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Debunking the Narco Myth



Karina García-Reyes


Who is a narco? The details may vary, but our mental image is usually very similar. We picture a young man, working class, non-white, poorly educated, festooned in a cowboy hat or other flamboyant outfit. In this, the entertainment industry has done a brilliant job in (re)producing a stereotype. But it’s also a myth, and this myth has led to ineffective policies that allow the real narcos to remain the shadows.


My doctoral research focused on analysing the life stories of thirty-three men who worked in the drug trafficking industry in Mexico[1]. Their first-hand narratives of the everyday of the drug trade and their reflections on their own roles in it, debunk some of the common myths prevalent in movies and TV shows, as well as the discourses produced by governments. In this article, I discuss why we must challenge these myths and turn our attention to the figures of power who really control and benefit from this global enterprise.


At first glance the stereotypes about narcos may seem to have a grain of truth. In Mexico, for example, statistics demonstrate that almost 90% of people involved in drug trafficking crimes are men from poor backgrounds, aged between 18 and 34 years old (Vilalta, 2012). This statistic is a selective analysis, however, only capturing the sociodemographics of individuals at the base of the drug trade hierarchy.


What is crucial to highlight is that narcos are not only the producers, smugglers or sicarios we constantly see in the movies. This myth is the cornerstone of a wider fallacy: the idea that cartels are only run by regional drug lords, and that the profits are retained in countries such as Mexico or Colombia (see Ferragut, 2011). This assumption, in turn, justifies intrusive and violent policies in order to win a war that cannot be won (Woods, 2017). Furthermore, the strategy of capturing or killing the most dangerous drug lords, such as Pablo Escobar in Colombia and Joaquín Guzmán in Mexico, does not work. The supply of drugs has not been affected (Nájar, 2019). Why? Because the most powerful kingpins operate in the shadows, protected by their invisibility.


The drug trade is an international business and, as in any other multinational, there are multiple disciplines and hierarchies comprising the business model. The figure of narcos should also include the “armchair” narcos, who are not directly involved in the trafficking of drugs, but whose job allows this business to run efficiently: ranging from accountants and architects, to IT services and even human resources. More importantly, we have to bring to the fore the high-ranking narcos, including bankers and financiers, politicians, the military, policemen, economists, judges, and entrepreneurs, among others, who live and operate in the most important financial capitals in the world (Young and Woodiwiss, 2020). These individuals are positioned at the top of the hierarchy. They are truly the most powerful drug kingpins.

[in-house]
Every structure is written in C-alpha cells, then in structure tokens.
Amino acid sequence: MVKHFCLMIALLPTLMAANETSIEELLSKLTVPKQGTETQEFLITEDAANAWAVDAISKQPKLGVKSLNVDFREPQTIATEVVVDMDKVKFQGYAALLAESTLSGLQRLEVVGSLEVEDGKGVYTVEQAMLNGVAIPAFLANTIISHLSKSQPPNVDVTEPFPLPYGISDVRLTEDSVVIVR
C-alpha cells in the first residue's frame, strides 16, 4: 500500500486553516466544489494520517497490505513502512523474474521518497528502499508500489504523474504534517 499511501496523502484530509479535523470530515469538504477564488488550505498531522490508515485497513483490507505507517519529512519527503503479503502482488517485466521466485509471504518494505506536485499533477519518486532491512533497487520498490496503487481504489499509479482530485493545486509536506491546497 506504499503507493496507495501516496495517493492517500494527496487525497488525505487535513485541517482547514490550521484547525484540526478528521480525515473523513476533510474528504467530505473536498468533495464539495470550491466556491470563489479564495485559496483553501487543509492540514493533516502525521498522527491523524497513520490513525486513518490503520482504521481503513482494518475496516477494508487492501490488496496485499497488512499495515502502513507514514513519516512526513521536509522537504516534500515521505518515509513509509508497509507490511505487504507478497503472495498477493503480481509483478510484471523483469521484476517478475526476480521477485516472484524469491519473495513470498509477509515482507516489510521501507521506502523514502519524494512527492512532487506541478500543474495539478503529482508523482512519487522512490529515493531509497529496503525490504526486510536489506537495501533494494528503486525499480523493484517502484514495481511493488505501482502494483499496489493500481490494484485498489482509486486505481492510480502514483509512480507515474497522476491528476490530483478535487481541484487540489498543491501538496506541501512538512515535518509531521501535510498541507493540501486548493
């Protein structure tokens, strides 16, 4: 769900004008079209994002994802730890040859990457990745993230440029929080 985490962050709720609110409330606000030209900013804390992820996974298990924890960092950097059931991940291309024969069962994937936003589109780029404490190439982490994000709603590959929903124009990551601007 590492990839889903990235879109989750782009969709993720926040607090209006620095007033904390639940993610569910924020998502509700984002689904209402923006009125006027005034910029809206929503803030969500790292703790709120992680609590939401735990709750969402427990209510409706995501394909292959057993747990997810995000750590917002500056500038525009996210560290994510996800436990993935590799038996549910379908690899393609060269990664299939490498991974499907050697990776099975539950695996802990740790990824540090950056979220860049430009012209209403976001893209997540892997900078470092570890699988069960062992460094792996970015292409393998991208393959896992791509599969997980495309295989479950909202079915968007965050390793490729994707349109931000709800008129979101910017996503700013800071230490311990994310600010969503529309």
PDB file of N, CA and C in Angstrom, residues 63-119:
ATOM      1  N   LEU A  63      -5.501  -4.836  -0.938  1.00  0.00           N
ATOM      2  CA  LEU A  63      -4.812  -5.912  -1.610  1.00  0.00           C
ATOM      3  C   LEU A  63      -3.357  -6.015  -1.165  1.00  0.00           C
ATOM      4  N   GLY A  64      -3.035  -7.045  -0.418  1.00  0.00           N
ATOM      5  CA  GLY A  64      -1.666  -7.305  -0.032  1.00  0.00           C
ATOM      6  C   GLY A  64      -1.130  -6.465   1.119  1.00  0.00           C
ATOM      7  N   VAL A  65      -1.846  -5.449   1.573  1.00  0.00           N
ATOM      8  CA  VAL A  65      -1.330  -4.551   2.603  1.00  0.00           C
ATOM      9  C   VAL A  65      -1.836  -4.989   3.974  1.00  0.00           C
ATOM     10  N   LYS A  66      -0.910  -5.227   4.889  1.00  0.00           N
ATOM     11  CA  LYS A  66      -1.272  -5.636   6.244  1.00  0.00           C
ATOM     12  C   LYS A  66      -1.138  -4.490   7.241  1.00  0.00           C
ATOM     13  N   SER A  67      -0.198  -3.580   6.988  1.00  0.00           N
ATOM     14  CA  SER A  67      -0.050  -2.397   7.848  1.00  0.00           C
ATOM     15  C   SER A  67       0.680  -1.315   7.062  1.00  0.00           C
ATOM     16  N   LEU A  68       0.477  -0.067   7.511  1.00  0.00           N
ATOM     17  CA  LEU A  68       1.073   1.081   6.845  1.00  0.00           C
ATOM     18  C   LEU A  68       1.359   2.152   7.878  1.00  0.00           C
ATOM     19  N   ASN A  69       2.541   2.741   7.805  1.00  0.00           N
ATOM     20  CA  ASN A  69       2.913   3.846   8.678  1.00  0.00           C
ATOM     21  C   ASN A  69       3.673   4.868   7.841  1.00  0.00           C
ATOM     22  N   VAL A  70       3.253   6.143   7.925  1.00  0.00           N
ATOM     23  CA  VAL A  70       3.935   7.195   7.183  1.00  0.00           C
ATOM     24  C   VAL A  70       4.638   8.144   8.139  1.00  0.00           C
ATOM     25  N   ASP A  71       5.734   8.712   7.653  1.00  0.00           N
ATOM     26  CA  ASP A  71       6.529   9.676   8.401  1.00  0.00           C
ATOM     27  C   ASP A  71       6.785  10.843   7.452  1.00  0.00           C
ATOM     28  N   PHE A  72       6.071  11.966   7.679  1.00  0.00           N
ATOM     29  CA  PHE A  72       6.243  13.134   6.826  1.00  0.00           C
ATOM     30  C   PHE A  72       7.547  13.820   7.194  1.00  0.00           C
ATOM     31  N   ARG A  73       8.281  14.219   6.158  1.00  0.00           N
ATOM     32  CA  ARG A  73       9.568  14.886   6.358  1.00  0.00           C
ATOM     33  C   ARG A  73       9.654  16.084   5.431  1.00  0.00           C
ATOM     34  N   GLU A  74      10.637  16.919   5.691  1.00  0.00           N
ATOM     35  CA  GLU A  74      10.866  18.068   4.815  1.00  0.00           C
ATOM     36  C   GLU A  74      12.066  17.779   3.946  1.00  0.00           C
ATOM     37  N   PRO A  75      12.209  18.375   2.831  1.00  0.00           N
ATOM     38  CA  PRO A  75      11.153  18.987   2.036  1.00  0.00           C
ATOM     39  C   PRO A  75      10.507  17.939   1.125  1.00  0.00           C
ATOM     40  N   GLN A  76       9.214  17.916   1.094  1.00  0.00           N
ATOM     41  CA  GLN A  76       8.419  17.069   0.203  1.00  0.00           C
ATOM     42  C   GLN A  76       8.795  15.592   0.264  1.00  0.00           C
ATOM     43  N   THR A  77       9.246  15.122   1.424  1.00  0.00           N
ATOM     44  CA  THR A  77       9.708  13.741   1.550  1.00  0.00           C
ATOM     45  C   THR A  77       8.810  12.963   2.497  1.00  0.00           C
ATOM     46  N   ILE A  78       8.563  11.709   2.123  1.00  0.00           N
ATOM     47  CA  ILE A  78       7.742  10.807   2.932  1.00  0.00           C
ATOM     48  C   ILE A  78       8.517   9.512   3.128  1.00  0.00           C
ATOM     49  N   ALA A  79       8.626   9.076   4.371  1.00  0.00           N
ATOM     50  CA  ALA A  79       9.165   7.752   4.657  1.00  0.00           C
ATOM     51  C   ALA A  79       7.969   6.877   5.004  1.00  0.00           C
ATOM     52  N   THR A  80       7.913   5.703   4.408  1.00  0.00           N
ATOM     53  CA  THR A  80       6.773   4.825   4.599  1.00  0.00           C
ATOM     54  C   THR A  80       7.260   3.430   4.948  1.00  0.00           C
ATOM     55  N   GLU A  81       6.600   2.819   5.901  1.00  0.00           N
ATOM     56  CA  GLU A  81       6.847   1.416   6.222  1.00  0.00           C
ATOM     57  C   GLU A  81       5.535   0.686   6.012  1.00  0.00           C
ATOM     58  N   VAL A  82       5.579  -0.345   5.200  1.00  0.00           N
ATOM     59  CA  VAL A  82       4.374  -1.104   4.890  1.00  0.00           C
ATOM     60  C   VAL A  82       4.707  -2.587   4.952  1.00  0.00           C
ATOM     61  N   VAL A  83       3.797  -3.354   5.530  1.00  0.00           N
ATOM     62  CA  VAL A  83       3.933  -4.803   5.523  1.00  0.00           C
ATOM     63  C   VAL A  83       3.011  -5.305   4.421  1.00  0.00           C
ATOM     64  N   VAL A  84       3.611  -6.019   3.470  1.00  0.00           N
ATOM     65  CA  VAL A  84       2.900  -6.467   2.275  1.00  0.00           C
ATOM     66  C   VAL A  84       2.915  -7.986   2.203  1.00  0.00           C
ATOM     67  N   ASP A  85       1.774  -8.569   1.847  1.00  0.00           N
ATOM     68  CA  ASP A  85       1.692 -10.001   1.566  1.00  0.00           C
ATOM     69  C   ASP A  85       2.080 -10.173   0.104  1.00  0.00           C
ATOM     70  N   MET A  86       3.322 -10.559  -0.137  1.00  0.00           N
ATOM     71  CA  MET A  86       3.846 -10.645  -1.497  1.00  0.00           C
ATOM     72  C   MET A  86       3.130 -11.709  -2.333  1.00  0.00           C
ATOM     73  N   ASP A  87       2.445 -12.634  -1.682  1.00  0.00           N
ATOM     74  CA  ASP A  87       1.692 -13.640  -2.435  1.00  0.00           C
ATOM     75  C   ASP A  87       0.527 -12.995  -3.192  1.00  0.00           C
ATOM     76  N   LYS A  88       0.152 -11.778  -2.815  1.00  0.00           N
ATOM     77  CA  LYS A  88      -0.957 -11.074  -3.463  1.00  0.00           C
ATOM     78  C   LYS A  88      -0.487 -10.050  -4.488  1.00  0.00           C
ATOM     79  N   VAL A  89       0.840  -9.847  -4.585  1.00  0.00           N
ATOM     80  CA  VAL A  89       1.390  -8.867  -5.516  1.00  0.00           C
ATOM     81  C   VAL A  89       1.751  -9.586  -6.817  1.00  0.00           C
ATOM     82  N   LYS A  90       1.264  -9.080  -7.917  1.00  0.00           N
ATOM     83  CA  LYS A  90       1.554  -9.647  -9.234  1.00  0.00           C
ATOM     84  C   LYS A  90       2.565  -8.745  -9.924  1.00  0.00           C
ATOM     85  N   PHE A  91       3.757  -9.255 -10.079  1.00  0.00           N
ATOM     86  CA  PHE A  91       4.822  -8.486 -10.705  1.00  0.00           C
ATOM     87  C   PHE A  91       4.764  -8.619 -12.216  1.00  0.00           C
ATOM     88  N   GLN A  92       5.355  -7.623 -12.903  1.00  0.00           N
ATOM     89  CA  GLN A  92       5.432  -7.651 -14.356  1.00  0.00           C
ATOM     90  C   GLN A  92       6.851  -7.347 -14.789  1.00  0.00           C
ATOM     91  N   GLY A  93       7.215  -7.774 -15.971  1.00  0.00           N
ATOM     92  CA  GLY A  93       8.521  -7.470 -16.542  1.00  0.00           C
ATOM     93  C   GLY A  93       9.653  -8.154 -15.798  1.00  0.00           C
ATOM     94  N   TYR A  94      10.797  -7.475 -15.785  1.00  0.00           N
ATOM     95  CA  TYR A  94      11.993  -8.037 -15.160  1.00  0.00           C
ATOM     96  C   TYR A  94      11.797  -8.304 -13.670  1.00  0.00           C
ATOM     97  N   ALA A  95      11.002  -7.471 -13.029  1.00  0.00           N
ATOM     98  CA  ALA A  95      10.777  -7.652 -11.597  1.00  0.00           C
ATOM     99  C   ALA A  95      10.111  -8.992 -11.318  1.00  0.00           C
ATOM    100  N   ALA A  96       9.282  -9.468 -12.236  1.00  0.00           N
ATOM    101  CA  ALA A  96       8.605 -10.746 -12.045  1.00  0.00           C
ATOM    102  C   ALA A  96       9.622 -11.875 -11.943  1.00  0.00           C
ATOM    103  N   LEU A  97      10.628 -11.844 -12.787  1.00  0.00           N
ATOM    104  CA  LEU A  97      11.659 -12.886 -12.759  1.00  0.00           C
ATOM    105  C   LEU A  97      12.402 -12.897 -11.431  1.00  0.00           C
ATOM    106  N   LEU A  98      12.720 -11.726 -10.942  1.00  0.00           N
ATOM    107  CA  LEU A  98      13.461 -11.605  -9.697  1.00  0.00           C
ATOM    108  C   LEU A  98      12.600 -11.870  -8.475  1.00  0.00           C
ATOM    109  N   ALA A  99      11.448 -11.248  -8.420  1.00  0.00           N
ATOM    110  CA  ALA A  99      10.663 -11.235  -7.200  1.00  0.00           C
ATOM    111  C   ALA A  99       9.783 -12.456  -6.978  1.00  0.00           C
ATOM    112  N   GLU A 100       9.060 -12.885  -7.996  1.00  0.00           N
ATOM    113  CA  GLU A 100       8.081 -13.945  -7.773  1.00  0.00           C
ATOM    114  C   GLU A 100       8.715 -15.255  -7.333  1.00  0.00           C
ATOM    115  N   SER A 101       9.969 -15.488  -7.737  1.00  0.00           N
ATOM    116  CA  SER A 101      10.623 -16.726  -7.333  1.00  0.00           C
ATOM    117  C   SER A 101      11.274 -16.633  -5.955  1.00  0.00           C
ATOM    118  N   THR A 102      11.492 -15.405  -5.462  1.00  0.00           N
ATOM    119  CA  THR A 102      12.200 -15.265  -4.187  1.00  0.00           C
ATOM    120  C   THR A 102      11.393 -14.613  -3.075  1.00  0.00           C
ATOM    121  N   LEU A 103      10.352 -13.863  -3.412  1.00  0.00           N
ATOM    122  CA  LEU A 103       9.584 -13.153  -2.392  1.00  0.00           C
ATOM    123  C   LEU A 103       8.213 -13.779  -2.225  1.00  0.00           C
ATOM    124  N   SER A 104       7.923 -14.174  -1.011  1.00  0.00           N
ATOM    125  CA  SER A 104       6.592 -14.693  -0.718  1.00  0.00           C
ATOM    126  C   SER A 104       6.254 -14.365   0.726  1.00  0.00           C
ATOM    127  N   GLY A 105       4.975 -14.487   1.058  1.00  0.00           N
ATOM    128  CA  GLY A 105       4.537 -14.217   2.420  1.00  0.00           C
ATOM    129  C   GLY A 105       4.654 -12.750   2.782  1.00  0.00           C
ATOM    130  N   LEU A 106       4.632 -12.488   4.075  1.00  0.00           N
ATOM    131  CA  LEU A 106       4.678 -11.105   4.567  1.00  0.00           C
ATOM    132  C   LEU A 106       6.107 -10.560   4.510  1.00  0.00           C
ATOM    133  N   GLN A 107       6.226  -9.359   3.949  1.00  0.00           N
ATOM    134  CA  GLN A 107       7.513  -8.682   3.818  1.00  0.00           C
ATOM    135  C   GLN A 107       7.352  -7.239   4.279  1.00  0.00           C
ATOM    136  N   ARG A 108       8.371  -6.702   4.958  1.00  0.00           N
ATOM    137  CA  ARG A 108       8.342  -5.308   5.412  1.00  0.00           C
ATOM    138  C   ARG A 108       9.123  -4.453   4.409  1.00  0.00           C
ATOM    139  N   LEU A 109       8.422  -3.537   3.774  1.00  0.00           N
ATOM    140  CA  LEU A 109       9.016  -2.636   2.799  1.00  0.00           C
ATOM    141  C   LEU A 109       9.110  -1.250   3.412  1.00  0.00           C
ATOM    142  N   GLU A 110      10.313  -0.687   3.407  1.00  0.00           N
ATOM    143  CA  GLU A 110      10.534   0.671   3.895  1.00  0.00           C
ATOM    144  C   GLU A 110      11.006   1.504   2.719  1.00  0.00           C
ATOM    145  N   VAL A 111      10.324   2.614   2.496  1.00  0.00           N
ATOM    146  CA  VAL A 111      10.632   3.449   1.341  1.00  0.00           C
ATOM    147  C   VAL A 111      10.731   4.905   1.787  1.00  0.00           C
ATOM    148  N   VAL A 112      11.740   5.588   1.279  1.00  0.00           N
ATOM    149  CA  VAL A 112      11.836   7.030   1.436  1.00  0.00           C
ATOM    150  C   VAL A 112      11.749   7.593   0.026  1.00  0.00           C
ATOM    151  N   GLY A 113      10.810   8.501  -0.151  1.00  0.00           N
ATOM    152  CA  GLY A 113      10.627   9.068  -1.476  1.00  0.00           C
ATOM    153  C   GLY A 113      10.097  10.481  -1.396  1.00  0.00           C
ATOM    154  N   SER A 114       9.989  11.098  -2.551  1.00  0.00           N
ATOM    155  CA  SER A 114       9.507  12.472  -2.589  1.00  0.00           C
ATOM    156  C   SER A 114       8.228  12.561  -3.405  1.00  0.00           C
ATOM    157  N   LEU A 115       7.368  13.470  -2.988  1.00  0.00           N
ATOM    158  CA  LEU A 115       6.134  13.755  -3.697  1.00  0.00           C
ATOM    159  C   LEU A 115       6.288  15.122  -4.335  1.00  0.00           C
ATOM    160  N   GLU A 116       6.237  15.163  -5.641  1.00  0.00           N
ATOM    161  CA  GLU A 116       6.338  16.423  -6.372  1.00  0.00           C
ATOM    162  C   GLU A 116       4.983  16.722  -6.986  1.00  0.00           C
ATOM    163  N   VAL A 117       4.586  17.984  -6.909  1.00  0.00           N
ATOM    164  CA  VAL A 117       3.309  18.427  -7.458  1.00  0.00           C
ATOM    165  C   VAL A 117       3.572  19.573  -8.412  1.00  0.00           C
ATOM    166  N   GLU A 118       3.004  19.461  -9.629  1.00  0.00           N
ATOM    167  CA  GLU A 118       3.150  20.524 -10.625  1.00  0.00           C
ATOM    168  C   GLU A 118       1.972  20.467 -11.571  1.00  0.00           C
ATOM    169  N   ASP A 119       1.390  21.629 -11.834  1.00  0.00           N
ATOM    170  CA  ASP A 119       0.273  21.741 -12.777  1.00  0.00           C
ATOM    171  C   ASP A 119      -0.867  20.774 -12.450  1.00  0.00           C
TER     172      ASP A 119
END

When I spoke to former narcos, they confirmed that the big bosses did not resemble the stereotypes but were rather members of the power elite in Mexico and the United States. This perhaps does not come as a surprise, but it is hardly reflected in policy that almost exclusively chases, attacks, and prosecutes low-ranking narcos at great human and financial cost. When we acknowledge that most powerful actors and those who control the drug trade are not directly involved at the grassroot level, it becomes clear why these policies have also had a negligible effect on the drug trafficking enterprise. In this sense, even the much discussed ‘kingpin’ strategy is an illusion. If there was a real political will to ‘behead’ drug cartels, policies would focus on investigating these powerful actors and the international companies and banks who engage in money laundry and arms trafficking. Such efforts would more efficiently disrupt the drug business, but would also challenge a status quo that is comfortable for many.


The narco myth is thus a useful lie, serving to justify militarized and intrusive policies, and protect the political capital and financial rewards the system creates. The sooner that we, as society, start questioning oversimplified narratives of who narcos are, where they live, and what they do, the sooner the governments will have to adjust their ineffective policies and open the door to new, sustainable solutions.

Karina García is an Associate Researcher at the department of Hispanic, Portuguese and Latin American Studies at the University of Bristol. She has a PhD in Politics from the University of Bristol.


Resources and References

Ferragut, S., 2011. A Silent Nightmare: The Bottom Line And The Challenge Of Illicit Drugs. lulu.com, Reston, VA.

Nájar, A., 2019. Por qué atrapar a grandes capos no acaba con la violencia del narcotráfico en México sino la empeora. BBC News Mundo.

Vilalta, C., 2012. Los delitos contra la salud en México, 1997-2010. In J. A. Aguilar-Rivera, Las bases sociales del crimen organizado (pp. 38-70). Secretaría de Seguridad Pública (SSP) y Centro de Investigación en Estudios en Seguridad (CIES).

Woods, N., 2017. Good Cop, Bad War [WWW Document]. URL /books/1110612/good-cop--bad-war/9781785032707 (accessed 9.11.20).

Young, M.A., Woodiwiss, M., 2020. A world fit for money laundering: the Atlantic alliance’s undermining of organized crime control. Trends Organ. Crime. https://doi.org/10.1007/s12117-020-09386-8

[1] Full research available at: https://research-information.bris.ac.uk/en/studentTheses/poverty-gender-and-violence-in-the-narratives-of-former-narcos

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